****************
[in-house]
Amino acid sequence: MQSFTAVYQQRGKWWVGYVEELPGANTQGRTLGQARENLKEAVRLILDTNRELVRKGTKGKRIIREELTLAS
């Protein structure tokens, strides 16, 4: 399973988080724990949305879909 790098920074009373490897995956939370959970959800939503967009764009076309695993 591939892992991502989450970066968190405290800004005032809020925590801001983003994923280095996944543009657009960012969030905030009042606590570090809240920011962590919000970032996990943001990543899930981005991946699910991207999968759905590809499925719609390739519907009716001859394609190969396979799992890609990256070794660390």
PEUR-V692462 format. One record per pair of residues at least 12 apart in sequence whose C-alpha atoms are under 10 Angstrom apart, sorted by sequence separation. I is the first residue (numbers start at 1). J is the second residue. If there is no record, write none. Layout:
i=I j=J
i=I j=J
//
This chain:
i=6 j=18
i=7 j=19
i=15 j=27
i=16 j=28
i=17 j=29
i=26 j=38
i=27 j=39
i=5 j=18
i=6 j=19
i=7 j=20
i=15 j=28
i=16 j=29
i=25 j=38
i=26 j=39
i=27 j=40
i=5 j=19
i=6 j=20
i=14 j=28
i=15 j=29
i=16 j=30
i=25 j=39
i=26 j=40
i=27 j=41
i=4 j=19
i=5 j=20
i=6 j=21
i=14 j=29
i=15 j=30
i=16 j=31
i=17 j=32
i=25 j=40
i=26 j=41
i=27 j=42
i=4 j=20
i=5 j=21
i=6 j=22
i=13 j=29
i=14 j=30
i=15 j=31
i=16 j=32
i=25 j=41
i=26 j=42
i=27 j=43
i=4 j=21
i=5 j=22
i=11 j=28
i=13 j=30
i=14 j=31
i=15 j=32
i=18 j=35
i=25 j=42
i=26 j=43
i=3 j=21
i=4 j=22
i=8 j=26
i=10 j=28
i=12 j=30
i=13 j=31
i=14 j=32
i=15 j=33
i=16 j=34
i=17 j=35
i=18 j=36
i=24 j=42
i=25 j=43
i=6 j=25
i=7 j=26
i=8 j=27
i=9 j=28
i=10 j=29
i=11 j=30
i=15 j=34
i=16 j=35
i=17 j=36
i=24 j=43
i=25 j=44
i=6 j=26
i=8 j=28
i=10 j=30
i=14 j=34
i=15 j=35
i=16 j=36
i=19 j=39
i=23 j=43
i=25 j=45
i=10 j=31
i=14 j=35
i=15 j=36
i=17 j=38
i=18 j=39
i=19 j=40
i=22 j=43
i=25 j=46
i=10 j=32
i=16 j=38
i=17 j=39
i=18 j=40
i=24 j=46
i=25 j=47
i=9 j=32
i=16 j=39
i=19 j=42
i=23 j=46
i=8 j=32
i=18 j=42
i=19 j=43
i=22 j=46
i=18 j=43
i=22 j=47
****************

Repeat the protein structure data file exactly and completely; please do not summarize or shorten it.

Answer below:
[in-house]
Amino acid sequence: MQSFTAVYQQRGKWWVGYVEELPGANTQGRTLGQARENLKEAVRLILDTNRELVRKGTKGKRIIREELTLAS
């Protein structure tokens, strides 16, 4: 399973988080724990949305879909 790098920074009373490897995956939370959970959800939503967009764009076309695993 591939892992991502989450970066968190405290800004005032809020925590801001983003994923280095996944543009657009960012969030905030009042606590570090809240920011962590919000970032996990943001990543899930981005991946699910991207999968759905590809499925719609390739519907009716001859394609190969396979799992890609990256070794660390």
PEUR-V692462 format. One record per pair of residues at least 12 apart in sequence whose C-alpha atoms are under 10 Angstrom apart, sorted by sequence separation. I is the first residue (numbers start at 1). J is the second residue. If there is no record, write none. Layout:
i=I j=J
i=I j=J
//
This chain:
i=6 j=18
i=7 j=19
i=15 j=27
i=16 j=28
i=17 j=29
i=26 j=38
i=27 j=39
i=5 j=18
i=6 j=19
i=7 j=20
i=15 j=28
i=16 j=29
i=25 j=38
i=26 j=39
i=27 j=40
i=5 j=19
i=6 j=20
i=14 j=28
i=15 j=29
i=16 j=30
i=25 j=39
i=26 j=40
i=27 j=41
i=4 j=19
i=5 j=20
i=6 j=21
i=14 j=29
i=15 j=30
i=16 j=31
i=17 j=32
i=25 j=40
i=26 j=41
i=27 j=42
i=4 j=20
i=5 j=21
i=6 j=22
i=13 j=29
i=14 j=30
i=15 j=31
i=16 j=32
i=25 j=41
i=26 j=42
i=27 j=43
i=4 j=21
i=5 j=22
i=11 j=28
i=13 j=30
i=14 j=31
i=15 j=32
i=18 j=35
i=25 j=42
i=26 j=43
i=3 j=21
i=4 j=22
i=8 j=26
i=10 j=28
i=12 j=30
i=13 j=31
i=14 j=32
i=15 j=33
i=16 j=34
i=17 j=35
i=18 j=36
i=24 j=42
i=25 j=43
i=6 j=25
i=7 j=26
i=8 j=27
i=9 j=28
i=10 j=29
i=11 j=30
i=15 j=34
i=16 j=35
i=17 j=36
i=24 j=43
i=25 j=44
i=6 j=26
i=8 j=28
i=10 j=30
i=14 j=34
i=15 j=35
i=16 j=36
i=19 j=39
i=23 j=43
i=25 j=45
i=10 j=31
i=14 j=35
i=15 j=36
i=17 j=38
i=18 j=39
i=19 j=40
i=22 j=43
i=25 j=46
i=10 j=32
i=16 j=38
i=17 j=39
i=18 j=40
i=24 j=46
i=25 j=47
i=9 j=32
i=16 j=39
i=19 j=42
i=23 j=46
i=8 j=32
i=18 j=42
i=19 j=43
i=22 j=46
i=18 j=43
i=22 j=47